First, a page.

You’re anxious or depressed. Or maybe you’re both (that happens!). There is plenty you can do to find relief from immediate symptoms, but did you ever notice the connection between food and mood? What you eat can profoundly affect your emotional state.
“People are fed by the Food Industry which pays no attention to health and are treated by the Health Industry which pays no attention to food.” -Wendell Berr
There is a significant disconnect in our understanding of nutrition and wellness. We’ve come to believe that as long as we eat low-fat, the proper amount of calories, move a bit and have normal lab numbers then we’re healthy. But the truth is, we have unprecedented levels of mental illness, despite counting calories and watching fat intake, and including the most recent fad nutrient (omega 3s, for instance), particularly anxiety and depression. Children, even before they enter preschool, are being diagnosed with ADD, ADHD, ODD, and anxiety disorders. Many desperate parents, looking for help, opt for medication for their children.
And the disconnect doesn’t stop there. While many times anxiety and depression have to do with very real and very big emotions and life situations, food often plays a significant roll in how we feel throughout the day. And we can change how we eat.
Food and Mood
Let’s consider Serotonin. Just one neurotransmitter that our body uses to regulate mood.
One factor in the food/mood connection.
Commonly understood as tightly correlated with depression.
Lower levels of Serotonin = more depression.
Would it surprise you to know that 75-90% of serotonin is made in the gut? That’s right! Serotonin, most commonly understood as a feel-good hormone, is primarily intended to be used in your gut.
In fact, Serotonin is key to the functioning of the gut muscles.
And really, it’s a 2-way street.
The gut, also known as the second brain, has a profound effect on serotonin levels throughout. When we eat processed foods full of ingredients formulated in a lab and we can’t pronounce, the lining in our intestines can become irritated and even damaged. Sustaining prolonged abuse, our digestion begins to suffer. Our digestion also suffers when we consume foods that we have an allergy, intolerance, or auto-immune response to.
As our digestive system begins to suffer, bloating, constipation, and diarrhea aren’t the only symptoms we may experience. Serotonin levels suffer and we experience depression. Anxiety. General moodiness. Insomnia.
We must provide our bodies with the building blocks for Serotonin, and its precursor L-Tryotophan, and we can do that through food.
Foods rich in Serotonin
Foods rich in Tryptophan
- milk (preferably raw and grass-fed)
- yogurt (from grass-fed, raw milk)
By focusing on these foods, and healing your digestion, you can naturally affect the levels of L-tryptophan and serotonin in your body, which will improve not only your mood but your energy levels and immune function. We know this because we know that depression and anxiety lead to lower energy levels and suppressed immune function.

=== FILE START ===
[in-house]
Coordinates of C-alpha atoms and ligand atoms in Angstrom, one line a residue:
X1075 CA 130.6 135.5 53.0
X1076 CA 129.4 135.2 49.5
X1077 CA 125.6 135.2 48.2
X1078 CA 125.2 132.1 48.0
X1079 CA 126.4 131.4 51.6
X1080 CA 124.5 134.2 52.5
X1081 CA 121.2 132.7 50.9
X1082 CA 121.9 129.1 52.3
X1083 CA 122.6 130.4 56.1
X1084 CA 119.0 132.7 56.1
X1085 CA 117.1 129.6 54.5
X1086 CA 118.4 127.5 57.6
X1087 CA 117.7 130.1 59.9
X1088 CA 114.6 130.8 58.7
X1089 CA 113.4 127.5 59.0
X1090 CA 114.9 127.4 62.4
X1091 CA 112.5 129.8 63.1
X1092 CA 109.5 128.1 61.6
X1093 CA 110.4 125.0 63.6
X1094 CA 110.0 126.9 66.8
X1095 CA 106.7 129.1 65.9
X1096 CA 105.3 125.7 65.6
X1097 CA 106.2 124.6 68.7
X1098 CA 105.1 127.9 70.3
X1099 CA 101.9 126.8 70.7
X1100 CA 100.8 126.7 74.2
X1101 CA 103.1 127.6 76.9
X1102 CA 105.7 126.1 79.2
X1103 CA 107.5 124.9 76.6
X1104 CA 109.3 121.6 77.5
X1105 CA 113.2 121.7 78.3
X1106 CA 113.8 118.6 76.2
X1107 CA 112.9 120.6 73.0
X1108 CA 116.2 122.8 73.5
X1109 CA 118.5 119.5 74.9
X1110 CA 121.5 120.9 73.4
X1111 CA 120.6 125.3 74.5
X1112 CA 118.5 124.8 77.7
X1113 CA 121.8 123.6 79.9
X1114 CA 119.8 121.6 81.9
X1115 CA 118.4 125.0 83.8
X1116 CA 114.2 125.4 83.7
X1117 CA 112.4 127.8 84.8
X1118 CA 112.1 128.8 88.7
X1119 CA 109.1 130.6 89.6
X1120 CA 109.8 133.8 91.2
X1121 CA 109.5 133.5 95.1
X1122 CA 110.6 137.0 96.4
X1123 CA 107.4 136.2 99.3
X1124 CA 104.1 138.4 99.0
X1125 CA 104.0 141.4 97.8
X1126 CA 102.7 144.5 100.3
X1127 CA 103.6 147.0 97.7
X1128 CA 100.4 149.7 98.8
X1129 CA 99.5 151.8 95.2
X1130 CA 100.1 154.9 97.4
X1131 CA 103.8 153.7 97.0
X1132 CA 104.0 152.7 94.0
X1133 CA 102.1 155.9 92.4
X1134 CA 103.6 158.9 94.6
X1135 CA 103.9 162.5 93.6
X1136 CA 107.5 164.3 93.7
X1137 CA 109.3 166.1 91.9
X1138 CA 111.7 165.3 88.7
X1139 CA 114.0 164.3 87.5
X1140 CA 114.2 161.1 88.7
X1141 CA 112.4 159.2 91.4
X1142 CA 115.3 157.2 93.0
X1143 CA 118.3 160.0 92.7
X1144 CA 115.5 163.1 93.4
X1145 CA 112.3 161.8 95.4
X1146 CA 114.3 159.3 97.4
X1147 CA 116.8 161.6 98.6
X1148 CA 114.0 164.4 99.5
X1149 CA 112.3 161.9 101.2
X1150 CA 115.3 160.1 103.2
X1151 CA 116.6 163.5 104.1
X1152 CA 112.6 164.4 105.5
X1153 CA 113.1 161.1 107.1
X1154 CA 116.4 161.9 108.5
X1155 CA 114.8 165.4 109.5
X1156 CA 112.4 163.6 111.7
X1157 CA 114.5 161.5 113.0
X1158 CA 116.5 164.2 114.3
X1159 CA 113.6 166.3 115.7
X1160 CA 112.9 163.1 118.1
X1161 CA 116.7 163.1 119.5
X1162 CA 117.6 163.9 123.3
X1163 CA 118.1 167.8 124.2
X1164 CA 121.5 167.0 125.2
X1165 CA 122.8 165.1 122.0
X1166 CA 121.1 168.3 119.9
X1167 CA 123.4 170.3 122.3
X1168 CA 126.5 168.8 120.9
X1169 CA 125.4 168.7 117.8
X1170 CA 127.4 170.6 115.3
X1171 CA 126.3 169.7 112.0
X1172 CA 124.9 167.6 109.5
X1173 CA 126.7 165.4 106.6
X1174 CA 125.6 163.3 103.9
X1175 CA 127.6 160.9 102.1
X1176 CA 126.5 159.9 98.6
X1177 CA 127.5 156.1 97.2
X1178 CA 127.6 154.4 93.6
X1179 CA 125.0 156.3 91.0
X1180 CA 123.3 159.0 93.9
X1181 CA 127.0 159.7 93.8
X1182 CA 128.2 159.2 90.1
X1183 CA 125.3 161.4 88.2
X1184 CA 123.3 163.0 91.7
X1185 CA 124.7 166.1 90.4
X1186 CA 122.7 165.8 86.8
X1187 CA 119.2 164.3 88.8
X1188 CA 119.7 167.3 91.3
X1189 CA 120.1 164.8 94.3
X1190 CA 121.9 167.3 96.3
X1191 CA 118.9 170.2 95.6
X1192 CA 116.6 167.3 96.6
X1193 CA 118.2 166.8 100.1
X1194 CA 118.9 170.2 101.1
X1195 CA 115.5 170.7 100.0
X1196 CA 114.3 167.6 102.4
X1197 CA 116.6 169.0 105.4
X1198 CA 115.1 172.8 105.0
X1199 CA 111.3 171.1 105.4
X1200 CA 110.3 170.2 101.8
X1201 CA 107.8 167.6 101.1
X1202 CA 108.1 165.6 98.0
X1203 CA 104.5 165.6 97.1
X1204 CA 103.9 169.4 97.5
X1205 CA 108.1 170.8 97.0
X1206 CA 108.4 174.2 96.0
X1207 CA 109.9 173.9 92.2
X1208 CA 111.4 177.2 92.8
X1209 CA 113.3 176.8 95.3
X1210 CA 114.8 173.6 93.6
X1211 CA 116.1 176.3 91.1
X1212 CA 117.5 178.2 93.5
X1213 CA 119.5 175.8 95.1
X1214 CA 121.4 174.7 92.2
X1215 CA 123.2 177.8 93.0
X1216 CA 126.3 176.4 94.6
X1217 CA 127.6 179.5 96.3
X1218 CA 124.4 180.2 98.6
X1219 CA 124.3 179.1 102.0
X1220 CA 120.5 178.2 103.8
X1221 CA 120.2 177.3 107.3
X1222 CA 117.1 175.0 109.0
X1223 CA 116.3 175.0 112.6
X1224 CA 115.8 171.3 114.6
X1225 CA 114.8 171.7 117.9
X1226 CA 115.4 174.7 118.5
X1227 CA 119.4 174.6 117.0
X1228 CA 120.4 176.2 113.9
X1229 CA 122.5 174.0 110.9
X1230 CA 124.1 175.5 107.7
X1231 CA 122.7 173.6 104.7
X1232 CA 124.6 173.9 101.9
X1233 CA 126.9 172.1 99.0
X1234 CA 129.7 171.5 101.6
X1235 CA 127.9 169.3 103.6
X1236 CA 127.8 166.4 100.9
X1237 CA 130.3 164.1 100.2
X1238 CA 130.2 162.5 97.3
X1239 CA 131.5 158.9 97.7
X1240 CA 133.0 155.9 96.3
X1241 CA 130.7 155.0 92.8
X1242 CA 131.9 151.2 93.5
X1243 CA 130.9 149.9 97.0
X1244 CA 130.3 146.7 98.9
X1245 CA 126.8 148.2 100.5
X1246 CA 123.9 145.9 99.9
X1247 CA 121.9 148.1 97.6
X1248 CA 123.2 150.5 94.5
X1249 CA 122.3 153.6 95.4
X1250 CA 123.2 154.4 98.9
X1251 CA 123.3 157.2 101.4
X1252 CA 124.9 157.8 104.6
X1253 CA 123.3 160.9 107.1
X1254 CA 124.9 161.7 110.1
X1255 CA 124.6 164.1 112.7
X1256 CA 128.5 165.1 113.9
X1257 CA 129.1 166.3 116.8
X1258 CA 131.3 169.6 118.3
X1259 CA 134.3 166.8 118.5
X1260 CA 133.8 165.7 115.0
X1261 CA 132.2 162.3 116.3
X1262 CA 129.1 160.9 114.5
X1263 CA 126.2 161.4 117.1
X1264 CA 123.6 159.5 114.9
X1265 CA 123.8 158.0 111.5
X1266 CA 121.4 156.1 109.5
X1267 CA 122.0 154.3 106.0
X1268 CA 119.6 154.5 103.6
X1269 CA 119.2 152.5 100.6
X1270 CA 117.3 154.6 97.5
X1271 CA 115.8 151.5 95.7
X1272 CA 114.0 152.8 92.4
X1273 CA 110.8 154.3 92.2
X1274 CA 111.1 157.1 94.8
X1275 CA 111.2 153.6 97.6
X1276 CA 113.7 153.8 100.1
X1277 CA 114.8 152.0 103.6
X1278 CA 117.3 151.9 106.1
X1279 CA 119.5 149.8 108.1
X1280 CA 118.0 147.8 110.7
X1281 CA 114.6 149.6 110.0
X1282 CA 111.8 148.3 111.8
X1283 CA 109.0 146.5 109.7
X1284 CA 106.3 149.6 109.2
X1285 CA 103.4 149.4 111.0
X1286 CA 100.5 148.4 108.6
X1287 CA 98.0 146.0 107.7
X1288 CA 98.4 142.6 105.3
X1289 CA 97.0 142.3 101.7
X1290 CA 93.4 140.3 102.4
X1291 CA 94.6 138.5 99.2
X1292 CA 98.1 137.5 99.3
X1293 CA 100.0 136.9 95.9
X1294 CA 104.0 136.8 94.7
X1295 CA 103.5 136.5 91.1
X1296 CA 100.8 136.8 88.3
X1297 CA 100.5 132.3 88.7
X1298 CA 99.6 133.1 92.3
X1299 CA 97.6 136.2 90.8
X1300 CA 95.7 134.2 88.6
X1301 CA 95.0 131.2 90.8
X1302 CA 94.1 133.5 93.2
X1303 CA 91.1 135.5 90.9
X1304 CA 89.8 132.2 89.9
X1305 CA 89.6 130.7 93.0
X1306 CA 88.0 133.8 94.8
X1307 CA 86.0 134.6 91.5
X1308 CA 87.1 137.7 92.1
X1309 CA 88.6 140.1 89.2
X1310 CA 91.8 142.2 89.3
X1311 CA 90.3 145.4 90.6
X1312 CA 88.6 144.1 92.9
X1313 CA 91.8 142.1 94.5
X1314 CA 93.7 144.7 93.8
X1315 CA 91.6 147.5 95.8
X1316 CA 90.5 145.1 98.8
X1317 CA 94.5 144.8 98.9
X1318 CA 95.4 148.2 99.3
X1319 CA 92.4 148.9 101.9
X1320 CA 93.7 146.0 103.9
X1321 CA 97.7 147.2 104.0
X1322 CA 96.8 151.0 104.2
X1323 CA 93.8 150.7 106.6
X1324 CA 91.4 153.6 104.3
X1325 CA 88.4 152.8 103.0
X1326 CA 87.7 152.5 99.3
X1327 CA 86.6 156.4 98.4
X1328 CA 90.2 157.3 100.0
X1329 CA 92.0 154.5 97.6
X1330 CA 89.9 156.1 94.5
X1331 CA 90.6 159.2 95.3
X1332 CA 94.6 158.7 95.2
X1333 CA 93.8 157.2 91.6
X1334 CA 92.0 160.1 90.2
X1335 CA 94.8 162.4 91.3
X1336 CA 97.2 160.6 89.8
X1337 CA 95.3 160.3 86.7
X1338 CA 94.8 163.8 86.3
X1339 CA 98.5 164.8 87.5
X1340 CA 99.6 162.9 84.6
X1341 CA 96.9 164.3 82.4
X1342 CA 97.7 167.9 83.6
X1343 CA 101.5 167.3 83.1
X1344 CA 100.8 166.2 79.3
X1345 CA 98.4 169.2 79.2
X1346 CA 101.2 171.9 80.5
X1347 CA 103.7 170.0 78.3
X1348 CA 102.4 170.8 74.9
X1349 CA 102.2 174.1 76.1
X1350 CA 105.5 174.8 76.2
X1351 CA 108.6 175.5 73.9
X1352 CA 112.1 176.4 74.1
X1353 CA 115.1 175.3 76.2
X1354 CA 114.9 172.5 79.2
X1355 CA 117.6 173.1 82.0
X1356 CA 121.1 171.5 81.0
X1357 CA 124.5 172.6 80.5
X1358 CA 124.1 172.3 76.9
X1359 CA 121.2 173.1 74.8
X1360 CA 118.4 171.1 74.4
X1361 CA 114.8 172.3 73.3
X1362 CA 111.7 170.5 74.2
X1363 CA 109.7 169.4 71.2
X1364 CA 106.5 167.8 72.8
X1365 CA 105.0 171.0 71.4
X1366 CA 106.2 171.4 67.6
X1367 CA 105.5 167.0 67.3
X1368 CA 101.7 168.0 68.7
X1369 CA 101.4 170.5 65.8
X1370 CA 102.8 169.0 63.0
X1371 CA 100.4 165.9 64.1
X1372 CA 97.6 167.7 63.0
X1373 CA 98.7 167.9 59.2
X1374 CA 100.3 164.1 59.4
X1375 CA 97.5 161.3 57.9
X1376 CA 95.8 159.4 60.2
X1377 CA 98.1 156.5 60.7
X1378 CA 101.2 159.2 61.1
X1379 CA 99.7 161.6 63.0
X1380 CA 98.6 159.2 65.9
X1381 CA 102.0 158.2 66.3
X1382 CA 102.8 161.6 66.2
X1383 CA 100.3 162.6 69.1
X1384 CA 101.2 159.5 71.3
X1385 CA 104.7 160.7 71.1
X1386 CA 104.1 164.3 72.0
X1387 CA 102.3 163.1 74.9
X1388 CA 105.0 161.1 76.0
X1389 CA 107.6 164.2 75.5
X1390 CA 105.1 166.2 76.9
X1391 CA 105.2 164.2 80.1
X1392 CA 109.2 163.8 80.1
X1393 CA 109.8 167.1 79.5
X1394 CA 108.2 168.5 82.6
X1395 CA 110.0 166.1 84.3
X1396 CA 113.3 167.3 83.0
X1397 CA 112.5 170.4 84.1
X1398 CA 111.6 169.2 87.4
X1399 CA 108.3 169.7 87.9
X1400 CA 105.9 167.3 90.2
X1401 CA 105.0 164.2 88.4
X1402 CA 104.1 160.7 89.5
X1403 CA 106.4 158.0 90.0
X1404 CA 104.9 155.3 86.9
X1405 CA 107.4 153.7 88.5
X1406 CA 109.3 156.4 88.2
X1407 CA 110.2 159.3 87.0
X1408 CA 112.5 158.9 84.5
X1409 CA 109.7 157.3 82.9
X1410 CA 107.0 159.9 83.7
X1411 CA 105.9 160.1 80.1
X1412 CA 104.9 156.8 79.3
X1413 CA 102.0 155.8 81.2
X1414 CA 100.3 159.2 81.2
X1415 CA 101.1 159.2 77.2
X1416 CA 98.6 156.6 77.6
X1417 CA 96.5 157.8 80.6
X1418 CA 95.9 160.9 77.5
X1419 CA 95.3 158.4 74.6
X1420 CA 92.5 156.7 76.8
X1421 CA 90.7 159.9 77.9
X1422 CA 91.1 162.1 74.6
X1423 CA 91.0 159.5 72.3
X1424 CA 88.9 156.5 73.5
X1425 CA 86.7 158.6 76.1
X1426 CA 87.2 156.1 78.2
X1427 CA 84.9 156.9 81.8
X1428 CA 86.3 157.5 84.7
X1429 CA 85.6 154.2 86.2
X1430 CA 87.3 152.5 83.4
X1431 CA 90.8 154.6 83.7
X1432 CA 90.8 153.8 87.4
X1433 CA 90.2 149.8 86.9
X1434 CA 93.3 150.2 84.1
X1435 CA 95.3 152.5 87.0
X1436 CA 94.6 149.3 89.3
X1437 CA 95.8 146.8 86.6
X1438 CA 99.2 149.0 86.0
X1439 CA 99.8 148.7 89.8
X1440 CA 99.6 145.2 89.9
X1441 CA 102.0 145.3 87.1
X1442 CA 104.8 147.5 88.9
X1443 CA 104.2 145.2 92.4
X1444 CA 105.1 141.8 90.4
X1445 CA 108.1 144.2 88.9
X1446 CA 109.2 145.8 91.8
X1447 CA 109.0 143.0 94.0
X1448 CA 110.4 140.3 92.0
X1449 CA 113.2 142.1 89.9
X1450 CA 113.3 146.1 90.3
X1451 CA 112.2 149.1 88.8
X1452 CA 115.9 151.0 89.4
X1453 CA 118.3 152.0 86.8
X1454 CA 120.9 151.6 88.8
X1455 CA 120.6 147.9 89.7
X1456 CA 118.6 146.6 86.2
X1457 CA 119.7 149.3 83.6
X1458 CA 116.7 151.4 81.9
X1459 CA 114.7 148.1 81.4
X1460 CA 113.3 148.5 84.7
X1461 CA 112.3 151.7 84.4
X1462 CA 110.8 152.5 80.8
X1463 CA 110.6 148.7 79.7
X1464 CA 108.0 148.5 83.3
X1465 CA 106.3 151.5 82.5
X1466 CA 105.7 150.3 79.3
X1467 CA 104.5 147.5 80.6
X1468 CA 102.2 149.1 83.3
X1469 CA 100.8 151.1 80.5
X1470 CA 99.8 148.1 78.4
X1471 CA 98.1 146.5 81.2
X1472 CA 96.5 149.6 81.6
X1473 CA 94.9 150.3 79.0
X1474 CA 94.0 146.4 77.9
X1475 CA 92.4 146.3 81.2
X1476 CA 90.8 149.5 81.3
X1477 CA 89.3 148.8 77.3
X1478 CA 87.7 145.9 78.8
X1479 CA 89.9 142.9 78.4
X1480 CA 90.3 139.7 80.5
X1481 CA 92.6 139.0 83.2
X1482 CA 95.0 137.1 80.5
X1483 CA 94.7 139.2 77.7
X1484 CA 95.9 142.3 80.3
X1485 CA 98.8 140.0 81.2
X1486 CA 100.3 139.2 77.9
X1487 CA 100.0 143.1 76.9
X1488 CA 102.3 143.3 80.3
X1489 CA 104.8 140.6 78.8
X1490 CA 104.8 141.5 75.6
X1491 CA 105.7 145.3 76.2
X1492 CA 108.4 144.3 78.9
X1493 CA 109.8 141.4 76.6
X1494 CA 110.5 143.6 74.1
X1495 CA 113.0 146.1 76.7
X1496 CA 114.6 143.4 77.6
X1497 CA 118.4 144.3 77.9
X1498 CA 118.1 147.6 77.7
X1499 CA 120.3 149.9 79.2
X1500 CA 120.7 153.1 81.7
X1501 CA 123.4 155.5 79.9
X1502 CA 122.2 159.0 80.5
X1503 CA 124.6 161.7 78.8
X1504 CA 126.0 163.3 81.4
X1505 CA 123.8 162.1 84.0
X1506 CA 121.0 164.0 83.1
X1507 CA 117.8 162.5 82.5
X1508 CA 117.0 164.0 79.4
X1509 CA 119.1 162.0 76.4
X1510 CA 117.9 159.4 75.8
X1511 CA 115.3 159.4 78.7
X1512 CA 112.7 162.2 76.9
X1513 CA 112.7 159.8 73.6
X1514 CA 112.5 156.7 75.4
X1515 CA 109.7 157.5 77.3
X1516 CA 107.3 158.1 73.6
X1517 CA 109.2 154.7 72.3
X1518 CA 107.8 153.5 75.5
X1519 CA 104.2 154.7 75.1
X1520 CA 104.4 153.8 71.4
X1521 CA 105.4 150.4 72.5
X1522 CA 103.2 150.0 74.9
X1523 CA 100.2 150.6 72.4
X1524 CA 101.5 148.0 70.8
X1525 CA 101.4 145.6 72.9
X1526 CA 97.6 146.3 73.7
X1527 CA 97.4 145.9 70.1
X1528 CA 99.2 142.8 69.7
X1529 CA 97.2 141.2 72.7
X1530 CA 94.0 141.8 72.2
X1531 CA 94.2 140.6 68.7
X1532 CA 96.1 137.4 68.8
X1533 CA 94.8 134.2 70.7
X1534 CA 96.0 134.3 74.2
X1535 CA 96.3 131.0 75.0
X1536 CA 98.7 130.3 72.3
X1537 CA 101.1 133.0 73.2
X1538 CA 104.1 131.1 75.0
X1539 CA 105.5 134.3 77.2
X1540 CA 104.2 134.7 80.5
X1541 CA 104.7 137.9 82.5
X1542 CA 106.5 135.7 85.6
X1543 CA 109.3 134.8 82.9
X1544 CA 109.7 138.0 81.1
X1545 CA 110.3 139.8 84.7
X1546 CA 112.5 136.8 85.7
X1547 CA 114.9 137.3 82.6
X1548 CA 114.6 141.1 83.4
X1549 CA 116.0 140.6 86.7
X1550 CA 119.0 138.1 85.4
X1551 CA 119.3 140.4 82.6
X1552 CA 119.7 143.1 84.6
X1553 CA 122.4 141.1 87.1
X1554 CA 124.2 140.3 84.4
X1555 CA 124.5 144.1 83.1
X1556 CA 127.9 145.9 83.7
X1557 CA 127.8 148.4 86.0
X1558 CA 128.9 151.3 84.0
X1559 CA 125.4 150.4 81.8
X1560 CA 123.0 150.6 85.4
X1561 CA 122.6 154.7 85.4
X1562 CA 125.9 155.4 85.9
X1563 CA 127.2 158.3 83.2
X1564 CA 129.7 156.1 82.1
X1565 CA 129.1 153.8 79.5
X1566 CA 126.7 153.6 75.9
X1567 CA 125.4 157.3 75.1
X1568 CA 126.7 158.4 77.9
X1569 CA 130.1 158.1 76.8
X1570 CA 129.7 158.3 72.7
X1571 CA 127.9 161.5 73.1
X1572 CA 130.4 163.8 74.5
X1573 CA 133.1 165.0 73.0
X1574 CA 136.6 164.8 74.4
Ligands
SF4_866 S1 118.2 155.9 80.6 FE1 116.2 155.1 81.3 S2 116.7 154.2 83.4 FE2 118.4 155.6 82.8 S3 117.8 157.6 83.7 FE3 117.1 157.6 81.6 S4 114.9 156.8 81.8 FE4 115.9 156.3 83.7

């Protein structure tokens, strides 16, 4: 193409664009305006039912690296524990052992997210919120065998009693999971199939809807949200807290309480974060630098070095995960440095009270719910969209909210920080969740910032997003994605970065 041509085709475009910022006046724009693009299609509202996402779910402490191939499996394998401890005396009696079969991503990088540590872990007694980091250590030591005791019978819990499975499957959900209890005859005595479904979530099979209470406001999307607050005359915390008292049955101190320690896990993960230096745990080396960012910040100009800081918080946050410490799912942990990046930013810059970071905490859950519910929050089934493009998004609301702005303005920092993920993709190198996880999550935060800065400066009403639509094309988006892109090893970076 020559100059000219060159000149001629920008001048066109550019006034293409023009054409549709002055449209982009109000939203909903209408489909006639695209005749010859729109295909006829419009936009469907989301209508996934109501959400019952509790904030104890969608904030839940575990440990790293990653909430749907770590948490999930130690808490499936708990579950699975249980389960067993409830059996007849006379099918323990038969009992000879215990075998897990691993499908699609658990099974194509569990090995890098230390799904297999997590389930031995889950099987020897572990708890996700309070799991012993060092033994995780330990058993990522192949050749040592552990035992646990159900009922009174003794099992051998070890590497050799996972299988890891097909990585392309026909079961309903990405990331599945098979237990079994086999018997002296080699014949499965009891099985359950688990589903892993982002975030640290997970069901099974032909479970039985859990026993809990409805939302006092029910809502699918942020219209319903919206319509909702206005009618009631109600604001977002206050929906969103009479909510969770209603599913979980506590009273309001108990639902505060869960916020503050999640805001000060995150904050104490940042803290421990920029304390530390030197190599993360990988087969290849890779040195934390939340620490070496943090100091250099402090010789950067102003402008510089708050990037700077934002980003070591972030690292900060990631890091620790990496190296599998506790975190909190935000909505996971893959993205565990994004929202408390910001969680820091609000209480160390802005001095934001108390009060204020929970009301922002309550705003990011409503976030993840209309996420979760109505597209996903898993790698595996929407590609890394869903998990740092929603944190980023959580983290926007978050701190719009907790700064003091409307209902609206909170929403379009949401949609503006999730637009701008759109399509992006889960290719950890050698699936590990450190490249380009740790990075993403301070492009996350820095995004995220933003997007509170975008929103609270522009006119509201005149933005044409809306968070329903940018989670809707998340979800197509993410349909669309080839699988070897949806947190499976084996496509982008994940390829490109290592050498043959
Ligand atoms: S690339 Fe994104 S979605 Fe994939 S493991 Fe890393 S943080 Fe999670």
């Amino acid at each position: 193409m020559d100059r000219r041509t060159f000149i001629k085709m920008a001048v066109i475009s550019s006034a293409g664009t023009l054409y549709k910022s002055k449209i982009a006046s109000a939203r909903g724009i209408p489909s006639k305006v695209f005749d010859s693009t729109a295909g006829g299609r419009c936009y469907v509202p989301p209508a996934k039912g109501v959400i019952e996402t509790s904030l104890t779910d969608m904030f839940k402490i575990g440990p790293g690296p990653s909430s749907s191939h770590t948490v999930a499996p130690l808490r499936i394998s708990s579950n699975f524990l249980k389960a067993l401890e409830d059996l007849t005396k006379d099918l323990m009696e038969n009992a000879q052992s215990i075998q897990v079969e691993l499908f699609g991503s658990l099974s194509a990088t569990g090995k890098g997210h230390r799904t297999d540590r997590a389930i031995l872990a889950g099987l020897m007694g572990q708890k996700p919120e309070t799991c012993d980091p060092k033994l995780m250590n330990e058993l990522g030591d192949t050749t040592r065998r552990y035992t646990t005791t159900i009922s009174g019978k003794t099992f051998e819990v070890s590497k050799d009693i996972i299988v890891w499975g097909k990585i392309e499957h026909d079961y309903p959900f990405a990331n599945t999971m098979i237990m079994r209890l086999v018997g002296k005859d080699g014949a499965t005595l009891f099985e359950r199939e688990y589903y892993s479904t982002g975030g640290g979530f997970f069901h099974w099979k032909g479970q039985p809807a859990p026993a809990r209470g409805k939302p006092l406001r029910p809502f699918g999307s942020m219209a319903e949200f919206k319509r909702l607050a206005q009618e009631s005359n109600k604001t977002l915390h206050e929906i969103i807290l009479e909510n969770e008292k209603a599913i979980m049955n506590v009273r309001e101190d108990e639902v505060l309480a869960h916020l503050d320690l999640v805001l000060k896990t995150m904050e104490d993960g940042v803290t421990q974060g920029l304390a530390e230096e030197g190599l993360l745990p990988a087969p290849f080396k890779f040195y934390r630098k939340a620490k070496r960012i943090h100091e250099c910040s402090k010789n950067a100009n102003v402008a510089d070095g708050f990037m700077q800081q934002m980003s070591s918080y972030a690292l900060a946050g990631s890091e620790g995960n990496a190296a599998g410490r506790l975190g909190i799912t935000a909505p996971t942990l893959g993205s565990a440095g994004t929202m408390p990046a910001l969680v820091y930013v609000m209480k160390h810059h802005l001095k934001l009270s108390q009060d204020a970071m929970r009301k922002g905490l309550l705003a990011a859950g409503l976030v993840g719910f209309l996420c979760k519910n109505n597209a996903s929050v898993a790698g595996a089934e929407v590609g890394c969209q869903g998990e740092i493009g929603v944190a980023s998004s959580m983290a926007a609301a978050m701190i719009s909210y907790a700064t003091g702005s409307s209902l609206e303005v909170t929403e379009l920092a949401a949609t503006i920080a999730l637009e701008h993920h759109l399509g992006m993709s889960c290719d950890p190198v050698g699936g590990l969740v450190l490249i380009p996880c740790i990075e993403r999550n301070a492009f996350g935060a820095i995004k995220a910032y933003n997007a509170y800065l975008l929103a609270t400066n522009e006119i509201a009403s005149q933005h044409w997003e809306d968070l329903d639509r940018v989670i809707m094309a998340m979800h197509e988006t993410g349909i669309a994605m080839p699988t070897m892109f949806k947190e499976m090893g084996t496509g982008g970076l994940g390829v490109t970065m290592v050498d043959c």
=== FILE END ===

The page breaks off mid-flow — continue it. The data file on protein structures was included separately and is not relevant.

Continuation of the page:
While it’s become commonplace to medicate in order to alleviate suffering medication we are capable of restoring health to our body.
Hippocrates, long understood as the father of medicine, said long ago:
“Let thy food be thy medicine and thy medicine be the food.”
Healing strategies for mood
1. Breathe. Guilt is the enemy. Whatever food choices you’re making, make them mindfully and enjoy them to the fullest. Guilt over food choices, even if they’re not the best foods for us, leads to shame, and shame leads to worse food choices down the road.
2. Get to know you. What do you need? How are you wired? What does food do for you? Emotionally? Physically? Socially? Spiritually? Culturally? Food is so foundational to all of our lives that unless we sit with (and potentially change) how we relate to food in all facets of life, making food changes becomes about mind-over-matter; an overuse of willpower that was really only meant to get us through challenging moments.
3. Focus on eating whole foods! Ask yourself, “Would I find this growing/alive?” If the answer is yes, AWESOME. The best place to get your food is your garden or a farmer/farmers market. Followed by a farm-oriented store. Followed by a typical grocery store. Should you go to a typical grocery store, stick to the outer perimeter of the store. All the whole food goodness, including breads, meats, cheese, fruits, veggies will all be along the perimeter of the store. BEWARE the aisles. Rarely will you find living food in a box or bag.
4. Seek out Support from your friends and family, and, as necessary, naturopaths or holistic food coaches. Life changes are most successful when in community. Your friends and family can make changes with you, and a naturopath or holistic food coach can help give you direction about your specific food-mood needs and how to begin.
5. Track the foods you eat and your moods for at least 30 days. Something we eat could still be affecting our mental/emotional state 3-5 days later. Meaning, if we eat a bagel on Monday and feel really down in the dumps Thursday, your Monday meal may be the culprit.
The Yoga of Eating— Charles Eisenstein (available on Amazon)
Gut and Psychology Syndrome —Dr. Natasha Campbell-McBride (available on Amazon)
What’s Eating My Child? (available on Amazon)
Apps: Calm, Optimism
If you are looking for more help in overcoming mood issues like depression and anxiety, please check out The Depression Sessions.